A research cruise gives educators and a student the unique opportunity to work alongside scientists investigating zooplankton migration.

Late last month, a four-day research cruise on the Sargasso Sea gave two local educators and a senior school student the opportunity to gain unique insight into what it means to live and breathe science aboard a working research vessel. The cruise was part of a project funded by the National Science Foundation (NSF) investigating the daily migrations of a small marine zooplankton called a copepod.

In the open ocean, copepods—along with other microscopic plant and animal plankton—form the base of the marine food web. During the day, copepods live at depths of 1,300 to 1,950 feet (approximately 400 to 600 meters). As the sun sets, these tiny animals participate in the largest daily movement of biomass on the planet, migrating up to 300 to 650 feet (approximately 100 to 200 meters), where they feed near the surface until just before dawn, at which point they begin their migration back down into deeper water. This behavior, called “diel vertical migration,” has the effect of cycling vital nutrients, such as carbon and nitrogen, throughout the water column. This makes them an important part of a critically important pathway known as the biological carbon pump, which transfers carbon dioxide from the atmosphere to the ocean’s interior and back up again.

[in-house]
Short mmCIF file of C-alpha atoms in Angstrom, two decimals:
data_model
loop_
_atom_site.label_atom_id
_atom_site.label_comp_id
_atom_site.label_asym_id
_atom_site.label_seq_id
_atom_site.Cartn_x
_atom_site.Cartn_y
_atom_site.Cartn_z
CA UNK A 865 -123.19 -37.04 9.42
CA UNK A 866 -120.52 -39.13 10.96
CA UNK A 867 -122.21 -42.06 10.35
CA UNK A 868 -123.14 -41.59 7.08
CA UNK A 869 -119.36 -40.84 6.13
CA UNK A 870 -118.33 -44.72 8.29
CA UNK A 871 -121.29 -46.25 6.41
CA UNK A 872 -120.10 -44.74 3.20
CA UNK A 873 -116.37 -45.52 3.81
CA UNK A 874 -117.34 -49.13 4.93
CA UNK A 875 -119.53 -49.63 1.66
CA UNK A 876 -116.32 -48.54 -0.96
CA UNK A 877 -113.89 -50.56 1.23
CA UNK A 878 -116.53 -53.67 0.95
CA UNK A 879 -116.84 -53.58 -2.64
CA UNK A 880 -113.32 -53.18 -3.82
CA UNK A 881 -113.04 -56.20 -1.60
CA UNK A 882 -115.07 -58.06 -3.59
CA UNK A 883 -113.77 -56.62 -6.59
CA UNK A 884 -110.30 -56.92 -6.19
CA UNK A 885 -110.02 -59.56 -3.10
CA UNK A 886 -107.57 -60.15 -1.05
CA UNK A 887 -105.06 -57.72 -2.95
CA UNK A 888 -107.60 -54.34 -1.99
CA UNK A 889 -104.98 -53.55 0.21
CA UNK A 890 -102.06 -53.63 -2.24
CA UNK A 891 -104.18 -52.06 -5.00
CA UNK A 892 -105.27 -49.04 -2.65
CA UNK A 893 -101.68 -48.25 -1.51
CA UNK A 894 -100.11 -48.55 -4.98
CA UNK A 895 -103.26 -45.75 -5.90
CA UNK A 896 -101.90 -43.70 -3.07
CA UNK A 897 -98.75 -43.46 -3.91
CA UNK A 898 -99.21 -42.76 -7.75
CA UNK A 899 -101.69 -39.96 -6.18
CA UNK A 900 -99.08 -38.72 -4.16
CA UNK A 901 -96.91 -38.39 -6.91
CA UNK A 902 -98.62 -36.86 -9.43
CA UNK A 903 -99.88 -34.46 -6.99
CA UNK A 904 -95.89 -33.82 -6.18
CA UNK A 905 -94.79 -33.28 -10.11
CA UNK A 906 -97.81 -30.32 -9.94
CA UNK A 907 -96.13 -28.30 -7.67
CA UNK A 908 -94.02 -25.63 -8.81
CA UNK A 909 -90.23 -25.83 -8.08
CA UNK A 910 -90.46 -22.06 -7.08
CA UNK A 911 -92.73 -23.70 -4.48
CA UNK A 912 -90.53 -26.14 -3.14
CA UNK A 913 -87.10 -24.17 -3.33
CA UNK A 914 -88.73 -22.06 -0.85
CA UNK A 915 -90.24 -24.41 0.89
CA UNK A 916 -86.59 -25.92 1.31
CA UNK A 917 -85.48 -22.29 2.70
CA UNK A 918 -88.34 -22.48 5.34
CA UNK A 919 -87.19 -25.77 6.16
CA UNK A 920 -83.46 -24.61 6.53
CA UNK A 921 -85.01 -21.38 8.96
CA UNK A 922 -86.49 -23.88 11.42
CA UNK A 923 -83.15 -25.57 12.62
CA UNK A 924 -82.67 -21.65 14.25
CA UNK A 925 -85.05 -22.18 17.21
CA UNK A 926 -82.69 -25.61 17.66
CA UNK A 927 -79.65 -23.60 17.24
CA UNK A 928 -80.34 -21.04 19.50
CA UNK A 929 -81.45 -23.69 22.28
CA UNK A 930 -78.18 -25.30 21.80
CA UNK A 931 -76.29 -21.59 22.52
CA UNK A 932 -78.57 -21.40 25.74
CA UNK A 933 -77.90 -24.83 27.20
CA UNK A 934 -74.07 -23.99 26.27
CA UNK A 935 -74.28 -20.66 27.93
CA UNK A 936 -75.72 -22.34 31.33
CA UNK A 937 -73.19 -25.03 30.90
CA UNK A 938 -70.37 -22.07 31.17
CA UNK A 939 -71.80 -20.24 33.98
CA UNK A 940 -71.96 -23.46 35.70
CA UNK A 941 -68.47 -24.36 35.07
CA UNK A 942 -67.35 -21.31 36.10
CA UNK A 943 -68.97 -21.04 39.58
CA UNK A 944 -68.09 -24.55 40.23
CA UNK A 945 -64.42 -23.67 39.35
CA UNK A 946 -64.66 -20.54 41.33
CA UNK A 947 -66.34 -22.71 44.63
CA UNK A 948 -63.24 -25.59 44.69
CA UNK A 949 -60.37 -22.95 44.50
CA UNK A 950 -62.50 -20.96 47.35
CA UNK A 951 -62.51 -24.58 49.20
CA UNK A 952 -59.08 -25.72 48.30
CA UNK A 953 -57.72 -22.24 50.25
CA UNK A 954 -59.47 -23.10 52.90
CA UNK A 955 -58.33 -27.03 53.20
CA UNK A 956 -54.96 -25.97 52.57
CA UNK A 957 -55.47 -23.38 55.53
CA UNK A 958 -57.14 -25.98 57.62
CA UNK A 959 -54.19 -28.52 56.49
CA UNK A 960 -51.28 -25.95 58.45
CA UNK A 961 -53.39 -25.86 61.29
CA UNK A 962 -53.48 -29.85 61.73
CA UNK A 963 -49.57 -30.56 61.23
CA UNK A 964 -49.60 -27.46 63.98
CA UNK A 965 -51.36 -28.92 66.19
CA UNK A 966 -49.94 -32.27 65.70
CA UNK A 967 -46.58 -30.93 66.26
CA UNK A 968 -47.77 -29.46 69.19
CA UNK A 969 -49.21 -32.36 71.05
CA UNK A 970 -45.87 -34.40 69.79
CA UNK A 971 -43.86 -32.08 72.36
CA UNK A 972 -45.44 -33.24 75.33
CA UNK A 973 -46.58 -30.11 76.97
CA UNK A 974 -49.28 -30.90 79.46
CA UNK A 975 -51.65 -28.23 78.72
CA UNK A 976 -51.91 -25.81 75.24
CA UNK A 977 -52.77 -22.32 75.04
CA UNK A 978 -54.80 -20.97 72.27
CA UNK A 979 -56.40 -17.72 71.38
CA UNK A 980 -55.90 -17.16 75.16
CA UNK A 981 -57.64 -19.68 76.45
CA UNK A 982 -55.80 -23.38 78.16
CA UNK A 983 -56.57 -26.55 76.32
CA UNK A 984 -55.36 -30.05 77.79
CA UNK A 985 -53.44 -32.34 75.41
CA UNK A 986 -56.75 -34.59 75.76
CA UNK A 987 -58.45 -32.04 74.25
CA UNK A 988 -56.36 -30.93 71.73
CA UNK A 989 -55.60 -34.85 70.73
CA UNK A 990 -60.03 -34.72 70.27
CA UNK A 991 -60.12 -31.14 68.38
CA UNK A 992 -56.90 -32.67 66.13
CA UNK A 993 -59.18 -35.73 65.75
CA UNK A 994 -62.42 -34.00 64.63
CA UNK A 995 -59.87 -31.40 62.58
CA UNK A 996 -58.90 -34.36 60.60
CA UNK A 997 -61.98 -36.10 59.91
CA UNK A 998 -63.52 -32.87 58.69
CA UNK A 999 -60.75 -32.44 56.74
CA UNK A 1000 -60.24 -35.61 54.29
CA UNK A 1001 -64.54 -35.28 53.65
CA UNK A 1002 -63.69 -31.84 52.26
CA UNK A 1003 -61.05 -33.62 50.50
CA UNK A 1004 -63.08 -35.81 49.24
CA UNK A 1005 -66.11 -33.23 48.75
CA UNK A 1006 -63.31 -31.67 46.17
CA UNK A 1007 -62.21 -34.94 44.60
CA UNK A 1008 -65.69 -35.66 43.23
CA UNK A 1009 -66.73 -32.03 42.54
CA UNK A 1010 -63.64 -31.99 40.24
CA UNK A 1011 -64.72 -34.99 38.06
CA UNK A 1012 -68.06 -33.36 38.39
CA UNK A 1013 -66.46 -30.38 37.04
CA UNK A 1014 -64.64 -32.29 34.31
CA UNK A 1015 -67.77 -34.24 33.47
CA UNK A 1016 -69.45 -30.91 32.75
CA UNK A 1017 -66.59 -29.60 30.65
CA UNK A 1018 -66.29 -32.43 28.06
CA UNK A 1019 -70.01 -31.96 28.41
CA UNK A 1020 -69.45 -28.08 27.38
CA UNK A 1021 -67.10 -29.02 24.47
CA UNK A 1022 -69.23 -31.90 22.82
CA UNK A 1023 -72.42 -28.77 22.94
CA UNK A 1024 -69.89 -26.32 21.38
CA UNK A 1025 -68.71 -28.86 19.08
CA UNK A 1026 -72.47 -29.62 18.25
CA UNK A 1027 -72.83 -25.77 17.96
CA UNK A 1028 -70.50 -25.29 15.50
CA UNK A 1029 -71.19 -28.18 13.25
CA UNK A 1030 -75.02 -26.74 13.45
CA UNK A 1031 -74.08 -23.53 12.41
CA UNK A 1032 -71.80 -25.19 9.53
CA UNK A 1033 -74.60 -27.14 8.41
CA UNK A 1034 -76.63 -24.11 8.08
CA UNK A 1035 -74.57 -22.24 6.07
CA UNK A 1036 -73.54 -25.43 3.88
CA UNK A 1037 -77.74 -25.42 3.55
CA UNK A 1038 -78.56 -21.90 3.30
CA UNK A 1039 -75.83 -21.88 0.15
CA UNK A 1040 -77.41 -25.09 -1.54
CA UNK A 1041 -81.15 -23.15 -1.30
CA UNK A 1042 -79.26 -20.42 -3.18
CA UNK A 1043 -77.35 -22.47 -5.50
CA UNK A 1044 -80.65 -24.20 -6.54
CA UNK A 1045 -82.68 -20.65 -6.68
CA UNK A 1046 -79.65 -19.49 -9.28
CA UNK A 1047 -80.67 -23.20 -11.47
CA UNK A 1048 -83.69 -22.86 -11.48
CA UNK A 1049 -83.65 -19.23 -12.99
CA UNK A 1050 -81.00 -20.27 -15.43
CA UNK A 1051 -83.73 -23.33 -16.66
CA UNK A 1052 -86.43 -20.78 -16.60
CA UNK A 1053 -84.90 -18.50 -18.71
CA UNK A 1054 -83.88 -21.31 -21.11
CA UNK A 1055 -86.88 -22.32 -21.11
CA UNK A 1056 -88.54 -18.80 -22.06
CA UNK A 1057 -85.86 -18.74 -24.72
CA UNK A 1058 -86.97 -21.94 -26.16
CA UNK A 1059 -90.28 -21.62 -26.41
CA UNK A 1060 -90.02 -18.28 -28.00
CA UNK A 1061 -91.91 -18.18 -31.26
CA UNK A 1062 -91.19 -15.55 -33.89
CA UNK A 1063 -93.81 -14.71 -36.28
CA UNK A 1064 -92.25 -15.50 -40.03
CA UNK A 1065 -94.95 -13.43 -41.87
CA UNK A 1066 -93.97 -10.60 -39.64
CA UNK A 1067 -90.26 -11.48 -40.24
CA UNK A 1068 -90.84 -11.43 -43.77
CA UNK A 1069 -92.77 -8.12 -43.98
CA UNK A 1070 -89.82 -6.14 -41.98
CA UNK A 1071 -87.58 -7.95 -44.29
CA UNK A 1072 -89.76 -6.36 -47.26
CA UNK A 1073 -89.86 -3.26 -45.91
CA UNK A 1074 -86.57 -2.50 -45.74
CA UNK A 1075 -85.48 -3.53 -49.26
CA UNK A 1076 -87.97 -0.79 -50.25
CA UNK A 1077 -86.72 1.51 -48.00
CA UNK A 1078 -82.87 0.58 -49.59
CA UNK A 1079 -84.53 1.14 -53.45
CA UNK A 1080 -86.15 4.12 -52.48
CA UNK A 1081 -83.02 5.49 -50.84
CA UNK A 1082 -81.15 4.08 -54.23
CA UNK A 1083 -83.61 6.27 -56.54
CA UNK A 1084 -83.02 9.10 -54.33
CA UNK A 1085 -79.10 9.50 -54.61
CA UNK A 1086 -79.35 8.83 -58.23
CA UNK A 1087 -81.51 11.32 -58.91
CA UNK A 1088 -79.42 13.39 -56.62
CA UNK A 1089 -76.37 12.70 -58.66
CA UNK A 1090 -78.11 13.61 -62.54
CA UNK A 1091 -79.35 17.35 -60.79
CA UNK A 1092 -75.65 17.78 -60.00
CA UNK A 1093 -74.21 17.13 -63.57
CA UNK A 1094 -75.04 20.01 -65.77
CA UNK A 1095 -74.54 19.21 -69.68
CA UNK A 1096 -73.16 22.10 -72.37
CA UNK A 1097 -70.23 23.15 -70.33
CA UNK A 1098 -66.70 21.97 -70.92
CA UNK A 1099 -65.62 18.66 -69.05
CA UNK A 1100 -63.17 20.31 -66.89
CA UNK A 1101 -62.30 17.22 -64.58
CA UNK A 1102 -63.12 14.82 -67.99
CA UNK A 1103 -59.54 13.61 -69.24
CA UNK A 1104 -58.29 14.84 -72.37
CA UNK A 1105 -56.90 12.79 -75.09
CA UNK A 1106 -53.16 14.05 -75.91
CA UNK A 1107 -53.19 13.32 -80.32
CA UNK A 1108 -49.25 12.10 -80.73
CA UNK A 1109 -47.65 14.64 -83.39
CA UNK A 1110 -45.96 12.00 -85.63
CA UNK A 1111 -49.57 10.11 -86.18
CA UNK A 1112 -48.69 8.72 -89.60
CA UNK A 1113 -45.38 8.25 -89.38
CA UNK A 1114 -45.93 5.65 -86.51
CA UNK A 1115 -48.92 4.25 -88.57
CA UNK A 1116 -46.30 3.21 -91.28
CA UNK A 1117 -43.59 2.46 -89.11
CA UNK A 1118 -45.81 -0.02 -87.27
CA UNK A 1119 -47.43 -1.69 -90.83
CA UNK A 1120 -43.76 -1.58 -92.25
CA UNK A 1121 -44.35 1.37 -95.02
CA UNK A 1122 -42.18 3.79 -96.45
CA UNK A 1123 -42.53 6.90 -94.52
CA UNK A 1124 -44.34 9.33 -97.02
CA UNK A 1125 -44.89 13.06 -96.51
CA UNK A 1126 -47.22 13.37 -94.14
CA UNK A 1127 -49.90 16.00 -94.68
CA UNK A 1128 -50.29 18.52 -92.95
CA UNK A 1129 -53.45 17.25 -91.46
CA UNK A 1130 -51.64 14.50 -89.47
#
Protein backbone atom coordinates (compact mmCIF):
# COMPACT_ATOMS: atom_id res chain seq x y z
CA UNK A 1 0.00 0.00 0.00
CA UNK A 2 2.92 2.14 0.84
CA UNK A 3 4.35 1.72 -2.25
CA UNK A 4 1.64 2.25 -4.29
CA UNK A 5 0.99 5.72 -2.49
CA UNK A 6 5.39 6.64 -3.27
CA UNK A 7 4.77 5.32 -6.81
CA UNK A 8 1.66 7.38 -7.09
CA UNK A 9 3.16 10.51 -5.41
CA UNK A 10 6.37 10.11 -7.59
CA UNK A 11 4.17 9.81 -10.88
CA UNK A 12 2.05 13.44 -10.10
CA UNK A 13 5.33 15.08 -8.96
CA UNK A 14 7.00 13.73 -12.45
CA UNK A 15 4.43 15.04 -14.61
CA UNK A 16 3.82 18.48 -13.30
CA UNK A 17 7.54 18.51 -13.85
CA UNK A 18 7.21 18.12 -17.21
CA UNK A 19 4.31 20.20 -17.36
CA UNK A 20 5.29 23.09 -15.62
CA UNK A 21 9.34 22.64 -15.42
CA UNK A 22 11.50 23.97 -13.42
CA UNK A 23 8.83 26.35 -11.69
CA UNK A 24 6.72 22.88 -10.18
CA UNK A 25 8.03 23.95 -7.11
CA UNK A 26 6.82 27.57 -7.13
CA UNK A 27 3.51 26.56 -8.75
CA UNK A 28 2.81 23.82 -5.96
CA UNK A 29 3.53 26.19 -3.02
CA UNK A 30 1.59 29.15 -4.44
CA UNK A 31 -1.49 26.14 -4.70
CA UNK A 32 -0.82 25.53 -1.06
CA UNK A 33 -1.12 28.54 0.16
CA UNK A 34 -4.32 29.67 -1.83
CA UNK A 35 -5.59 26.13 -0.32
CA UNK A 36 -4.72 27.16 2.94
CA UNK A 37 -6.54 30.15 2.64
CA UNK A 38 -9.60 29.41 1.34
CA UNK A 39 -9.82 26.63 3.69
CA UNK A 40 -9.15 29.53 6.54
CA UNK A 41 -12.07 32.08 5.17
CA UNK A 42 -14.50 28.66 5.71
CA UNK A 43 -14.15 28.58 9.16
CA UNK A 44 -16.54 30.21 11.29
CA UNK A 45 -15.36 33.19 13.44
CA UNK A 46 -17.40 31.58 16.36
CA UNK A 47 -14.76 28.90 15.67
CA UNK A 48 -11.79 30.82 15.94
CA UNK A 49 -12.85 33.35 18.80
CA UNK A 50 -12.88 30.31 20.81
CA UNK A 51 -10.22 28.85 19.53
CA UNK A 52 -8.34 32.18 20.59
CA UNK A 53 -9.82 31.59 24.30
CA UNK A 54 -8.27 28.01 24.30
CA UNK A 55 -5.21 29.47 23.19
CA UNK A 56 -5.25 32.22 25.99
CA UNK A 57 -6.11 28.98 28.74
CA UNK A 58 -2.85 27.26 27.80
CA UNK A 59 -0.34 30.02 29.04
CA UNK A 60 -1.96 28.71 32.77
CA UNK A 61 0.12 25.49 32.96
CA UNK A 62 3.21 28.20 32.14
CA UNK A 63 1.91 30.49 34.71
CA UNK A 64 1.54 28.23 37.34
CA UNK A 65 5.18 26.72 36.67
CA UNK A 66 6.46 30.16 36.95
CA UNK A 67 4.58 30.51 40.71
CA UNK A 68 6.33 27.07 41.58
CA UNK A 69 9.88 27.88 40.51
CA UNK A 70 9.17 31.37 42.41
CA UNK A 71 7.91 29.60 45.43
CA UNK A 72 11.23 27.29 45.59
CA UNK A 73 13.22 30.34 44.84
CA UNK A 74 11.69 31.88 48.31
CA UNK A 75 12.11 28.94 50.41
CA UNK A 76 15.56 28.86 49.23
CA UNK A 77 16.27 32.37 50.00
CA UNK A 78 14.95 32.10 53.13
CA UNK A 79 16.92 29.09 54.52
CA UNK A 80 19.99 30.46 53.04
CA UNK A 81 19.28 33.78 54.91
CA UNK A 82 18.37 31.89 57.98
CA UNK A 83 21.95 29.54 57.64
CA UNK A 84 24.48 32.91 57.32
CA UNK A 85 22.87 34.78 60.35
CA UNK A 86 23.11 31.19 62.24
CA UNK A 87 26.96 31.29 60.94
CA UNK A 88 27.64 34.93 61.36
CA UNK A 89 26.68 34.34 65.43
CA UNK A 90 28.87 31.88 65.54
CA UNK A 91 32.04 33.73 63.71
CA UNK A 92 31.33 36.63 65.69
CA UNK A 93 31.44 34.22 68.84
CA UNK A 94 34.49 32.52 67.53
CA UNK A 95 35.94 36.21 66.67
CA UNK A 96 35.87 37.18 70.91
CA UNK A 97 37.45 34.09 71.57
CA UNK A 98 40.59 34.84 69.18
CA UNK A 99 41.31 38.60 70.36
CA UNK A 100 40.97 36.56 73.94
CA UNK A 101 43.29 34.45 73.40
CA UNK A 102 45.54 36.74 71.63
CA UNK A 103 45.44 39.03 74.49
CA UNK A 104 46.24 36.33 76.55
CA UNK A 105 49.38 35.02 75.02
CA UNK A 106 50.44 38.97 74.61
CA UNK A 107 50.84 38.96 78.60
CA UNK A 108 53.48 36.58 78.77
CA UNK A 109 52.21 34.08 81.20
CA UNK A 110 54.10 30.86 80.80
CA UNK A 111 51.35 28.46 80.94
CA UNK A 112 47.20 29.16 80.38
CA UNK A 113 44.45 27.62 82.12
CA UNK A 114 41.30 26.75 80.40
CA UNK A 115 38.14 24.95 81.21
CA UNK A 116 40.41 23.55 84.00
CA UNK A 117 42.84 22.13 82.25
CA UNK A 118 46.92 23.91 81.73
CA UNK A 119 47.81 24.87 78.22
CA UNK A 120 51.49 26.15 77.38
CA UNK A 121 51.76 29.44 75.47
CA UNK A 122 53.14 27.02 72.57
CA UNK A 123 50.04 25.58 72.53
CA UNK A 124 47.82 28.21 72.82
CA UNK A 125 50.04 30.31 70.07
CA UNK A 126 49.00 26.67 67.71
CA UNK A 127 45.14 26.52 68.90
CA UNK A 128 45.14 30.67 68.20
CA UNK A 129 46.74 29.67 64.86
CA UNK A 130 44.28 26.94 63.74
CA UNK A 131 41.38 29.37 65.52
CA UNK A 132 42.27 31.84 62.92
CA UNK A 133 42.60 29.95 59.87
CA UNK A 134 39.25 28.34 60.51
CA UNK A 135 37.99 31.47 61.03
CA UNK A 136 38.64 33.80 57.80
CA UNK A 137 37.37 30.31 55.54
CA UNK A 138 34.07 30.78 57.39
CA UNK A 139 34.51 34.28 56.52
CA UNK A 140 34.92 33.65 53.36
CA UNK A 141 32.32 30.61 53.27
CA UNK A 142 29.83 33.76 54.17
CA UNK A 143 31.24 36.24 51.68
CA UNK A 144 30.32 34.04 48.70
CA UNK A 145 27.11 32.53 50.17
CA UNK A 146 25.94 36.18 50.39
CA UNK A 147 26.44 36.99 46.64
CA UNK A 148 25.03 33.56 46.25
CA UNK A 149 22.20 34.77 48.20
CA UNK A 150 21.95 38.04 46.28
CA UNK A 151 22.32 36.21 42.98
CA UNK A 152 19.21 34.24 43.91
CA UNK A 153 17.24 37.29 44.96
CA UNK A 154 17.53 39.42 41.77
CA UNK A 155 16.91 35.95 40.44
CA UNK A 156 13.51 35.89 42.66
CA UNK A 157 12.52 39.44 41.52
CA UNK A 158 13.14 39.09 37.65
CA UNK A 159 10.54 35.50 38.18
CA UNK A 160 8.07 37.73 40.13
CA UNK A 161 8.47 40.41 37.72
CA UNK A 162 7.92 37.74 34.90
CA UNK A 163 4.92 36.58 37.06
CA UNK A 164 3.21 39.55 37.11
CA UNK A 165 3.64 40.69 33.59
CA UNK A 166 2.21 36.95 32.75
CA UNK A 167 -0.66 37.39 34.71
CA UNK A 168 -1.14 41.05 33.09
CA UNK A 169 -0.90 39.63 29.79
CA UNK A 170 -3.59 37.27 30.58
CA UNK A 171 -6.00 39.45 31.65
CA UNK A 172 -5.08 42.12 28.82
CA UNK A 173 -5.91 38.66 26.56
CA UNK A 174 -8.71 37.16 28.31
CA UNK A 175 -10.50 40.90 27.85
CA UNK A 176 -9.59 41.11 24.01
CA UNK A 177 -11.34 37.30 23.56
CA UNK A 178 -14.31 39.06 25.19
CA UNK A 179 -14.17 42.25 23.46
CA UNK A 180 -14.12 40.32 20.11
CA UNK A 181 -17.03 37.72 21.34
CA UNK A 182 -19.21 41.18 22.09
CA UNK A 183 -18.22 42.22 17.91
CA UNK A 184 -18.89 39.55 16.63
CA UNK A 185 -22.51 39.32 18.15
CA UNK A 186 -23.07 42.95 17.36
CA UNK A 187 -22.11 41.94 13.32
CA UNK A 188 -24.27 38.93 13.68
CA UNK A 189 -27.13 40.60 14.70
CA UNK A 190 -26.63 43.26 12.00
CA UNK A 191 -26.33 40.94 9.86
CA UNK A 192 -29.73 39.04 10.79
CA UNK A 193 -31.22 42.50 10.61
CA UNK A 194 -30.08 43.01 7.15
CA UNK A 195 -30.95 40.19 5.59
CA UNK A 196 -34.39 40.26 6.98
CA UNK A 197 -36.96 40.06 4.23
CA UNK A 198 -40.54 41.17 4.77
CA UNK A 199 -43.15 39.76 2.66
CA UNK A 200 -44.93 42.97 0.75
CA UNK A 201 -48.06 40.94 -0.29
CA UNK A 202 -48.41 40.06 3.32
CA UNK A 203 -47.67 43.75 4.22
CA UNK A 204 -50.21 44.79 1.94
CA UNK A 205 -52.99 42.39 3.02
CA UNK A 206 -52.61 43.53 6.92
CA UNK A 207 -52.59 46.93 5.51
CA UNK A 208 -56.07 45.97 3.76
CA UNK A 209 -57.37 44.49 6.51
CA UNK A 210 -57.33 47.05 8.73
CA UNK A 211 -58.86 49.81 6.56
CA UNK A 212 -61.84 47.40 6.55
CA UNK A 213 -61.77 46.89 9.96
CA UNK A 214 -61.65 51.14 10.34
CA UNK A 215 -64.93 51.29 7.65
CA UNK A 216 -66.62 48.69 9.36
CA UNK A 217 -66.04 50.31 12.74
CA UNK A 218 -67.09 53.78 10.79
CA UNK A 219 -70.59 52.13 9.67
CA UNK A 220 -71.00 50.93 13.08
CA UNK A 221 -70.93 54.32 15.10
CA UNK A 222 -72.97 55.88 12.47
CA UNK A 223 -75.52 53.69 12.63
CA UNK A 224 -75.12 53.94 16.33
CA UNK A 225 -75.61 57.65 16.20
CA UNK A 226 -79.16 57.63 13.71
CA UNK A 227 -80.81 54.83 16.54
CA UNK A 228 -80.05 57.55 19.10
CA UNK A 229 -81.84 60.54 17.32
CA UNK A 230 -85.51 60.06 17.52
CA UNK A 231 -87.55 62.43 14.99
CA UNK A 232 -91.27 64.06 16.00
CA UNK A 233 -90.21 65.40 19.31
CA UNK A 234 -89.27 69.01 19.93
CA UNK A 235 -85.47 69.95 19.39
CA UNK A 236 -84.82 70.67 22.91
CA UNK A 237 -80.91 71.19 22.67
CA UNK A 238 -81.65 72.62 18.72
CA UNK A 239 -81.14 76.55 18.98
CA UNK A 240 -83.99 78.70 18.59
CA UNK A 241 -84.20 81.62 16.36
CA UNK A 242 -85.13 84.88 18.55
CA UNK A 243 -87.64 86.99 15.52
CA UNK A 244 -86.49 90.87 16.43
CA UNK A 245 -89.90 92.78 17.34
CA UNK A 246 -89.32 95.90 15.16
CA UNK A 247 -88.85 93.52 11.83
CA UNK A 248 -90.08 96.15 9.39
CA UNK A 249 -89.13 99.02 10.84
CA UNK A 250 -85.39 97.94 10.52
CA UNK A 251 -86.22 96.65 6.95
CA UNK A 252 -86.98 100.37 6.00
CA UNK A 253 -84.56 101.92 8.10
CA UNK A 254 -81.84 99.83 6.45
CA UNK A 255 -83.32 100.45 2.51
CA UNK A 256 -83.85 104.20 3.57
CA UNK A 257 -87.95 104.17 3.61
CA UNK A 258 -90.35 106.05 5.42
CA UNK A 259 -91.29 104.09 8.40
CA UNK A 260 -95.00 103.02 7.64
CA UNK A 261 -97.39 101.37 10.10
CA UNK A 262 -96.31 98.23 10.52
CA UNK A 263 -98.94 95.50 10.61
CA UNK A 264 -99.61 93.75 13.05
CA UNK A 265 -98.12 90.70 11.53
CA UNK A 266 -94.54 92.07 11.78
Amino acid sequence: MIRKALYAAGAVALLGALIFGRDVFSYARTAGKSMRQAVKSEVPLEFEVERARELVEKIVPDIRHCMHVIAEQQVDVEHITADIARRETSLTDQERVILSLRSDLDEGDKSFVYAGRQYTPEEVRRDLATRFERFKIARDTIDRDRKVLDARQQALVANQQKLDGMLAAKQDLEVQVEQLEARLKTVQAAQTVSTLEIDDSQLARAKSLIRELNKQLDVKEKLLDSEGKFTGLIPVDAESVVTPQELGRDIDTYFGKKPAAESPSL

Principal investigator Amy Maas, a biological oceanographer at BIOS, and co-principal investigators Leocadio Blanco-Bercial (BIOS) and Ann Tarrant (Woods Hole Oceanographic Institution) are interested in how diel vertical migration is influenced by environmental variables (such as light and temperature) and the internal clocks—or circadian rhythms—and metabolisms of the copepods themselves. By gaining insight into the daily cycles of zooplankton physiology, scientists can better predict the contributions of zooplankton to the ocean’s biological pump.